Events / Policy / Year of Carbon

Geology vs. climate change

What can geological sciences contribute towards the challenge of decarbonisation?

The 2019 Bryan Lovell Meeting at The Geological Society of London aimed to define the role of geological sciences in ‘decarbonisation’. Decarbonisation is the reduction and removal of atmospheric carbon, one of the key drivers of climate change.

cat capture

The problem

Globally, CO2 emissions to the atmosphere have been steadily growing since the industrial revolution. With global population on the rise and demographic shifts bringing a greater proportion of people into the energy-intensive middle classes, the amount of carbon emitted to the atmosphere is set to increase.

Geology was integral to the ‘carbonisation’ of our society; pivotal in discovering, quantifying, and extracting resources such as coal, oil, gas, and critical minerals that have enabled industrial and technological advancement as well as societal and economic growth.

co-emissions-per-capita-vs-gdp-per-capita-international-.png

Graph: GDP against CO2 emissions per capita, plotted on log-scale. Bubble size indicates the relative population of each country. Note: Linear positive relationship between CO2 and GDP.

The challenge

To reverse our current trajectory towards dangerous climate change, and to meet national and international legally binding emissions targets such as those set by the Paris Agreement, we must reduce and remove the ever-increasing concentrations of CO2 in our atmosphere.

Increasing efficiency of energy use, as well as switching to less carbon intensive fuel sources such as natural gas or renewable electricity over coal, have significant roles to play in mitigating our future carbon emissions. However, greater decarbonisation ambitions must be realised to achieve net negative carbon and drive our emissions down to pre-industrial levels.

Greenhouse-gas-emission-scenarios-01

Global historic and predicted future emissions scenarios. Black line indicates our historic emissions of greenhouse gases (including CO2), coloured bands represent different projected emissions trajectories depending on our next steps towards decarbonisation.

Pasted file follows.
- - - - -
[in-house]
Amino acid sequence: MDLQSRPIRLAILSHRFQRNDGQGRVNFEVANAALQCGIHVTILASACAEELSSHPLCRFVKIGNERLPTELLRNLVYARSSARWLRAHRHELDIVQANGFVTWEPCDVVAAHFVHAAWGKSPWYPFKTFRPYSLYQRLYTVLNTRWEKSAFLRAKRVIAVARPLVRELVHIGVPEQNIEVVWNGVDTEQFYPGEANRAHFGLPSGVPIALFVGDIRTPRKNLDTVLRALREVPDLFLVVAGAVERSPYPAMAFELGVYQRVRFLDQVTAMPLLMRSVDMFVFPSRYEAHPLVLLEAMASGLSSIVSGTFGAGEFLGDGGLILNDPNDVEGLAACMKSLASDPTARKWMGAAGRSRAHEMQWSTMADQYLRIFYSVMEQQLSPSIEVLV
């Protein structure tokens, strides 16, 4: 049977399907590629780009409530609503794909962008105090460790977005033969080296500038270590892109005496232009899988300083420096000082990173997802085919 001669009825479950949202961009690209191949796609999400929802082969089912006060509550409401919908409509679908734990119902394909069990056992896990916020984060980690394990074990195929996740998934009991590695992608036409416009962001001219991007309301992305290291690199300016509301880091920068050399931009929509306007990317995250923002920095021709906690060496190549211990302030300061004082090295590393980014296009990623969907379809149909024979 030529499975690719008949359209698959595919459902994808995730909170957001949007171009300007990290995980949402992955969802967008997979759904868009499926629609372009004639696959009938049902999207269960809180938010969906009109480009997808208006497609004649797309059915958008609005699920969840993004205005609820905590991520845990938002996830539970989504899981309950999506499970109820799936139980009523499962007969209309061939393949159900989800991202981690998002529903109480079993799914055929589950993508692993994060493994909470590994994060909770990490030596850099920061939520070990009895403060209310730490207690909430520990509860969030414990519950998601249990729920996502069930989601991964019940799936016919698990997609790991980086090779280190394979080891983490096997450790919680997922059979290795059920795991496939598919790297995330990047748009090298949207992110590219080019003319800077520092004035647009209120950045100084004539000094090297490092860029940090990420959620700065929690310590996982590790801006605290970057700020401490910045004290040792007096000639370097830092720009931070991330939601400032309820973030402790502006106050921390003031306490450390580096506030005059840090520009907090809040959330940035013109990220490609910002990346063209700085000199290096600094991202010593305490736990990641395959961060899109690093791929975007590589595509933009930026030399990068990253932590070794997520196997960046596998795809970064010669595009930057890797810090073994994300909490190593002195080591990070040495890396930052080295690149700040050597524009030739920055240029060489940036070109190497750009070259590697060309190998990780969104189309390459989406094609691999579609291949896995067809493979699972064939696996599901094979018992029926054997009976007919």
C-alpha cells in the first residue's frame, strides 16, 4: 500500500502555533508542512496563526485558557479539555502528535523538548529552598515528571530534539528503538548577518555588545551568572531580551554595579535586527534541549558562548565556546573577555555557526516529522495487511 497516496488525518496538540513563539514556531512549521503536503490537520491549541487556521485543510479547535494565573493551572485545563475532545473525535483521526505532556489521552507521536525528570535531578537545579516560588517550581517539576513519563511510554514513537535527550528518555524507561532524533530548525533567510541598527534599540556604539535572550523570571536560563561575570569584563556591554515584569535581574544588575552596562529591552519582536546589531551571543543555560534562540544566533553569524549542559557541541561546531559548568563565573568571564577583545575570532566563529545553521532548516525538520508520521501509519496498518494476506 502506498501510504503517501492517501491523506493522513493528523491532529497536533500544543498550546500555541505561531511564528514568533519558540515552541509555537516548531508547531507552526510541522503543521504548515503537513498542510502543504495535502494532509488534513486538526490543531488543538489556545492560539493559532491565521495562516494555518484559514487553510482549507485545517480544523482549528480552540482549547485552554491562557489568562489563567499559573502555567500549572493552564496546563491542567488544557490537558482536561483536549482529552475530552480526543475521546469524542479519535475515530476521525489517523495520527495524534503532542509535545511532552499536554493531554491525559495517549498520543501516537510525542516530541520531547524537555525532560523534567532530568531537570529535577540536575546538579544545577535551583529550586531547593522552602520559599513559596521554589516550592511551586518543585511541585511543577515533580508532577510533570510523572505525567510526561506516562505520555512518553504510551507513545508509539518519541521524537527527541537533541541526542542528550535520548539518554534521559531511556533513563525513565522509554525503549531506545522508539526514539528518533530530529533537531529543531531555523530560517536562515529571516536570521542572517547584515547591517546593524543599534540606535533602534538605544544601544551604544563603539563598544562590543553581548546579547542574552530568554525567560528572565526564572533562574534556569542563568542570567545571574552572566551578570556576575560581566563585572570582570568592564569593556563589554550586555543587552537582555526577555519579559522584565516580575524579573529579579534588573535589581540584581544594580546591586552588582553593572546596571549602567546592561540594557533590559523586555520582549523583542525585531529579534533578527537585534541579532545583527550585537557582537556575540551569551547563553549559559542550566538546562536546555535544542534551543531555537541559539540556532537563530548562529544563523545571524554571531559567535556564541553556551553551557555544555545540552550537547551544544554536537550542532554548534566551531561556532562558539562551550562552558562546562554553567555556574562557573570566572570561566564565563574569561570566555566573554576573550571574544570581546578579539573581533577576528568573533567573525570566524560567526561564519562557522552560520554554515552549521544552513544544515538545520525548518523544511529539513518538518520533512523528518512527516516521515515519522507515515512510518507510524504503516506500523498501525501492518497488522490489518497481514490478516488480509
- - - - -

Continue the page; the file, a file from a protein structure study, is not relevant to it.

The solution

Geology can offer a number of solutions to the carbonisation challenges facing us. Geological deposits provide many of the raw critical materials, both metals and minerals, that we need for clean and green technology such as energy-saving lightbulbs, wind turbines, and solar panels. Geothermal energy stored in the earth’s crust can be harnessed for heating and cooling; a major proportion of global energy demand that cannot be satiated by electricity alone. The subsurface can provide us with the capacity for energy storage in the form of compressed air, heat, hydrogen fuel, or natural gas. It can also offer a secure, permanent location to dispose of high-level radioactive waste, and the opportunity to store some of the CO2 contributing to climate change in our atmosphere (See: Carbon Capture and Storage). Without utilizing a combination of all of these resources and technologies, it is unlikely we will be able to meet our future global warming targets.

The future

It is a certainty that geology will be important in the decarbonisation of our society. From the general knowledge and understanding of the subsurface, to the skills required to interact with it in a safe and efficient way, geoscientists will be central to many of the solutions by which we are able to make a tangible difference to our impact on the climate.

Achieving a meaningful level of decarbonisation will require ambitious collaboration, public interest in societal change, political and economic support, as well as the geological expertise to implement technical and specialist solutions.

3 thoughts on “Geology vs. climate change

  1. Brilliant blog! It would be wonderful if geologists really got their skates on to help, and just said no to colluding with coal, oil and fracking industries which all make everything worse.

  2. Pingback: Geoscience for the future – launch of the Geological Society’s Early Career Network | Geological Society of London blog

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